“I can’t believe we just put the biggest crack in that glass ceiling yet… if there are any girls out there that stayed up late to watch – I may become the next woman president, but one of you is next.” The words of Hillary Clinton on becoming the Democrat nominee in July 2016.
In the end she failed to smash the ceiling, but Hillary Clinton’s choice of election night venue was anything but coincidental.
The Javits Center is thought to have the biggest glass ceiling in New York City, and would have been the perfect setting for her to become the first woman president in US history.
But Mrs Clinton’s defeat bucked the trend – the number of elected women in power globally has doubled over the past decade.
There are 15 women currently in power, eight of whom are their country’s first female leader, according to analysis by Pew Research Centre.
But that still means that women leaders represent fewer than 10% of the 193 United Nations member states.
These leaders are clearly breaking down barriers – but are they taking other women in their country along with them? The political quota system in Indian local government may yield a clue.
Since 1993, one in three randomly selected Indian villages has been required to reserve the role of chief councillor for a woman, creating a naturalised social experiment.
A 2012 study of thousands of Indian adolescents and their parents discovered that having a female leader correlated with higher aspirations for young women in the village.
When asked what they wanted for their children in terms of education, age when they had their first child and job prospects, parents generally had higher aspirations for their sons.
But once a village had a female leader for two election cycles, the parents’ “aspiration gap” for boys and girls closed by 25% compared with those who had never had a woman leader.
For the adolescents themselves, it narrowed by 32%. Expectations for boys didn’t fall when there was a woman in charge, so the smaller gap was entirely down to higher aspirations for girls.
The authors noted the female leaders had limited scope to change the situation of women and girls through the policy. But their presence as positive role models was enough to improve the aspirations and education of the young women around them.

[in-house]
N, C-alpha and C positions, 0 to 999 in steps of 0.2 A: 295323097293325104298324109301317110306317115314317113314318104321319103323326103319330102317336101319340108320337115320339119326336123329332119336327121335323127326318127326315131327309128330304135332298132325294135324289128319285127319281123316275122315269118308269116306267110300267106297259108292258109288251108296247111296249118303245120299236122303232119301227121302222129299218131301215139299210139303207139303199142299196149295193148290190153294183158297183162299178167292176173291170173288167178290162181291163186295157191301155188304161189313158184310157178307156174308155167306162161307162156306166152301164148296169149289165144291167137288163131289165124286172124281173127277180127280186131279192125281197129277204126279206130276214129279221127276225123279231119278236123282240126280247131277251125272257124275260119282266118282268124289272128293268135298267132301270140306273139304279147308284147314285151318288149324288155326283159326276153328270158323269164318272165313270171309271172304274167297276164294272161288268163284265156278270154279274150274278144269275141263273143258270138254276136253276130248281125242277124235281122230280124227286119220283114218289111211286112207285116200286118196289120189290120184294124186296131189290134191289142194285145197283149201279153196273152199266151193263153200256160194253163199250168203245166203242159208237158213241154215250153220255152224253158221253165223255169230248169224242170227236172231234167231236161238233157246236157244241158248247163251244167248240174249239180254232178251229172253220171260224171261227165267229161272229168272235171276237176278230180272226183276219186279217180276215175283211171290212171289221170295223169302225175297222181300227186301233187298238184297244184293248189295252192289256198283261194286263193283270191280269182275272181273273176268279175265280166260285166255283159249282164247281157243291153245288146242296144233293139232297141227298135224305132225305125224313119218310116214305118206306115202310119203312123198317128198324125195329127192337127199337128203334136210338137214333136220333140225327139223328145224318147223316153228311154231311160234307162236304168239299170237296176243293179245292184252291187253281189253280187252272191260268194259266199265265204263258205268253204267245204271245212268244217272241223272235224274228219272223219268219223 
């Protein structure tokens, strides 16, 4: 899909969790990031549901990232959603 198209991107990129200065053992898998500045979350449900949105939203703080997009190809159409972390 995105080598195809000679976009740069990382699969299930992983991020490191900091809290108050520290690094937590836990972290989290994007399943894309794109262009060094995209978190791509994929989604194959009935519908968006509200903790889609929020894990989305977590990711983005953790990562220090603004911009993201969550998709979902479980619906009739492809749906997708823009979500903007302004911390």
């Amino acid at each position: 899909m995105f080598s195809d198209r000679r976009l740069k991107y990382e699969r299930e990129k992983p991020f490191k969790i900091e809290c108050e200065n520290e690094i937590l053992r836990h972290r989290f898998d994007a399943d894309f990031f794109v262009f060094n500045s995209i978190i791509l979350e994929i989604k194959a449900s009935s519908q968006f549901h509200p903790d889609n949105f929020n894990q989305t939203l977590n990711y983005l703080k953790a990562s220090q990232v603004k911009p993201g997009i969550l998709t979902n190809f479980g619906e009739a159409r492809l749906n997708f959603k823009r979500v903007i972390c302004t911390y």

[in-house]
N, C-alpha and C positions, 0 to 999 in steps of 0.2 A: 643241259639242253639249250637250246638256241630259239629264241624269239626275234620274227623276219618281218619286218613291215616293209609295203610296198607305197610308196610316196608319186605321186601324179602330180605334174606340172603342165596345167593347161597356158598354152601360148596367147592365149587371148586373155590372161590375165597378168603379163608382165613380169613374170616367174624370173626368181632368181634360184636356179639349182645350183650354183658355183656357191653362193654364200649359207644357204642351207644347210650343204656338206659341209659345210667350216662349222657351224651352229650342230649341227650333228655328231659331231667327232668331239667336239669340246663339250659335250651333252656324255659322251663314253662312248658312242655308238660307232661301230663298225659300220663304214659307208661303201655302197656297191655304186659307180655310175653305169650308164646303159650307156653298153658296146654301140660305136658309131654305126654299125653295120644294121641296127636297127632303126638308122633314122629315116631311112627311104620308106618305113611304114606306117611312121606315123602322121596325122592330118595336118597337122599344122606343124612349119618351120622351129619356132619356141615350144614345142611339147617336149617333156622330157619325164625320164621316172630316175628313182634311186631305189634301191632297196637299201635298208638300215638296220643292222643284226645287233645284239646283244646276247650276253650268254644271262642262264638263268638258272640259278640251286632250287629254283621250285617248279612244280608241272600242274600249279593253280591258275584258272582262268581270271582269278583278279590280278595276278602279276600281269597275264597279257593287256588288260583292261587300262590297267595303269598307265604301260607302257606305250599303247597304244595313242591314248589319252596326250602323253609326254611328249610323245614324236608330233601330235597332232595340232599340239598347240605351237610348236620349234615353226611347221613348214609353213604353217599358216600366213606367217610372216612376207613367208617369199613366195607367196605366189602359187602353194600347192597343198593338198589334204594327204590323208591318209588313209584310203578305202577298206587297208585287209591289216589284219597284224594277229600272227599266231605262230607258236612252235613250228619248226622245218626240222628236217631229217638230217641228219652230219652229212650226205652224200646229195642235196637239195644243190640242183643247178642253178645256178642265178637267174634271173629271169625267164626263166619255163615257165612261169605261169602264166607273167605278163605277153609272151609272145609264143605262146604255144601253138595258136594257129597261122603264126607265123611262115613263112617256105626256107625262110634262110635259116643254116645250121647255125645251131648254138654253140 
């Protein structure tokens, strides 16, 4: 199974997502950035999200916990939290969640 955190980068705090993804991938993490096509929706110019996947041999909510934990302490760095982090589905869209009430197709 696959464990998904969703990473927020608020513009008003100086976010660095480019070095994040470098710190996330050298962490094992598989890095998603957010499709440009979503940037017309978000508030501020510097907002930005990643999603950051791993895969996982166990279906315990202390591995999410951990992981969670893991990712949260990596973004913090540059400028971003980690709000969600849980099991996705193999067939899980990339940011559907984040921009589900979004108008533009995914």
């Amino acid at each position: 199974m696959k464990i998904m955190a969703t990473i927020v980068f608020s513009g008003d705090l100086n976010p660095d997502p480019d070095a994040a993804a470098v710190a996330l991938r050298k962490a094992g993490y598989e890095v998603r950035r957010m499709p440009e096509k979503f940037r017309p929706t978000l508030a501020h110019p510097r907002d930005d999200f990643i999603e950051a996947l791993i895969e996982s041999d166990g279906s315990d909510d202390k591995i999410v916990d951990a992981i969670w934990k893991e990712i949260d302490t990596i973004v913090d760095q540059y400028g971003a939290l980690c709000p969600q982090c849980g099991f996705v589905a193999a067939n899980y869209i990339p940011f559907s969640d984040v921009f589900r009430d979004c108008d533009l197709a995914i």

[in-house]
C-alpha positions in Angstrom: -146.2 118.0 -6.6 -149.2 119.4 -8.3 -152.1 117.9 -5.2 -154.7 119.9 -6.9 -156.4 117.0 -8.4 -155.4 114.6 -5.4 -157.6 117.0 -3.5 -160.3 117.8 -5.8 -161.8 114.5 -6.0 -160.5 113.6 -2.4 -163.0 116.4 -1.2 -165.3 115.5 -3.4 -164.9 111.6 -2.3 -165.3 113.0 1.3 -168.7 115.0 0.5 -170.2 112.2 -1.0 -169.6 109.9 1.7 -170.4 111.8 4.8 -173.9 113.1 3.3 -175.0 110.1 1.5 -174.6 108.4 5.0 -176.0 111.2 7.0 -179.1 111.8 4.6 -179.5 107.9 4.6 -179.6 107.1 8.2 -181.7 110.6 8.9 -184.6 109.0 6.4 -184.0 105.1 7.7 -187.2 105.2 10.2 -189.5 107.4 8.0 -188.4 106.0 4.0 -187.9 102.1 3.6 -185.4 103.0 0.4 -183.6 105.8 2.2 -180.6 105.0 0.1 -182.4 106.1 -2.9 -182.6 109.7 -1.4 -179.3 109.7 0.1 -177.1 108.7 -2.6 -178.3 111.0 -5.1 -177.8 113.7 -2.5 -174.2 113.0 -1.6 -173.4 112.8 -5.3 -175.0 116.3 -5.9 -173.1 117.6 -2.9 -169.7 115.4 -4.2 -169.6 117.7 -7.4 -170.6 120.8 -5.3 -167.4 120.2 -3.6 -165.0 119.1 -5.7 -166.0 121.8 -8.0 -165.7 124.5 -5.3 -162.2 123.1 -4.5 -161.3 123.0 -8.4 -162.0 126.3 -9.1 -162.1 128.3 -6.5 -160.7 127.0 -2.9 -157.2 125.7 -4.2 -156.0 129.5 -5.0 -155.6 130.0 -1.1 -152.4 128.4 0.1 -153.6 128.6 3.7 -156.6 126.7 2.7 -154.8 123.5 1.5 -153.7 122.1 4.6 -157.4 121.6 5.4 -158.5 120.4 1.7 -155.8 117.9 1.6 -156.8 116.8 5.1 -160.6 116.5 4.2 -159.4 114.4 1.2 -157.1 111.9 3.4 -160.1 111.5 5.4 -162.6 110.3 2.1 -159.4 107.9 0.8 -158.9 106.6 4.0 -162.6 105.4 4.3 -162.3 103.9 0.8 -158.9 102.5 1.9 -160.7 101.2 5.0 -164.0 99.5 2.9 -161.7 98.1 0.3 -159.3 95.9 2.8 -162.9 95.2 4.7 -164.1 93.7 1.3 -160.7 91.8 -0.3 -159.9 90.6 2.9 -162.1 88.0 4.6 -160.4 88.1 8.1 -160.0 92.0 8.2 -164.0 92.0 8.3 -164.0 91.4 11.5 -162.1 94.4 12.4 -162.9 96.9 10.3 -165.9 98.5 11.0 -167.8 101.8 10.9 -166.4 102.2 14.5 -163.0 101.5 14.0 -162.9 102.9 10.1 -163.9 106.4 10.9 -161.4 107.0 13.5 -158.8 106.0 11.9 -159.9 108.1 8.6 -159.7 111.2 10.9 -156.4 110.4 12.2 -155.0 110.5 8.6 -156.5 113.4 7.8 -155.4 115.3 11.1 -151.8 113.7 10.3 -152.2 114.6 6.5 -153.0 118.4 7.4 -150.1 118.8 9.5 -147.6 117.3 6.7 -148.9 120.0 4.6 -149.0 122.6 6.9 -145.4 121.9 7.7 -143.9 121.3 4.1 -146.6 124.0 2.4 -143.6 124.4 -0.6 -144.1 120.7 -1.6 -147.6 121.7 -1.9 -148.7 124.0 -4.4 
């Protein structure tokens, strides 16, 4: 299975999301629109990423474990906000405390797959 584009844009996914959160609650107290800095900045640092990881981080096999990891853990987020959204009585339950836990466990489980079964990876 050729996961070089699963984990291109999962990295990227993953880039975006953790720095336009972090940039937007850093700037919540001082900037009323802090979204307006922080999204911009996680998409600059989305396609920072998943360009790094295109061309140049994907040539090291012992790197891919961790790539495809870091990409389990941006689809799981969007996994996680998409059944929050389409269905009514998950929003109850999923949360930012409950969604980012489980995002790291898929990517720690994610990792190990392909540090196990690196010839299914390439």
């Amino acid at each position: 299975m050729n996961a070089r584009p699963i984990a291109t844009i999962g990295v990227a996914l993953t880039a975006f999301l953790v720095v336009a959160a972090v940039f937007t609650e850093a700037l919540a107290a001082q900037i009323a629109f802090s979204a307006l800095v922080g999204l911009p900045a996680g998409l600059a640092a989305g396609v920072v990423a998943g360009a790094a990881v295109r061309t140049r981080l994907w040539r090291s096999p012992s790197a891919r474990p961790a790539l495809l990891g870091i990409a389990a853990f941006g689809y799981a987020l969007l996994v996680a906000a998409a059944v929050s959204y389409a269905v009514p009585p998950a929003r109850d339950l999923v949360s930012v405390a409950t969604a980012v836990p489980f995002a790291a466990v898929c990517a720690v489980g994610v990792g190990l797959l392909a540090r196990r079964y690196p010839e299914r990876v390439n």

A 2012 Swiss study also suggests role models inspire women’s behaviour in leadership situations, even from a distance.
The authors invited male and female students to make a speech in a virtual reality environment in four groups: one saw a picture of German Chancellor Angela Merkel on the wall, one saw Hillary Clinton (then US secretary of state), one saw Bill Clinton and a control group saw no picture at all.
Women spoke significantly longer when primed with a successful female politician than when primed with a male politician or no role model. And the longer they spoke, the more positively they rated their own performance.
“Not only is an increase in female politicians the goal of equality, it can also be (as our results show) the engine that drives it,” the authors say in their report.
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There is data to back up the idea that the mere existence of women in political roles can be linked with greater equality in everyday life.
The World Economic Forum (WEF) ranks countries in its Global Gender Gap Report based on four key factors – health and survival, educational attainment, participation in the economy and political participation.
In 2016, the countries that had the smallest overall gender gap – Iceland, Finland and Norway – were also the most likely to have women in politics. It suggests that women do better overall in countries where they are represented politically.
There are difficulties in making a concrete link between women leaders and an improvement in quality of life for their female counterparts. This is partly because equality has improved greatly over the past century in almost every country, regardless of whether or not it has had a female leader.
Also, because many women were either elected recently or were in positions of leadership for a short period of time, it’s difficult to measure the direct impact of their policies.
However, the evidence we do have makes a case that women who are able to crack the glass ceiling raise the aspirations of their female citizens, and that their countries are also more likely to offer a better quality of life for women.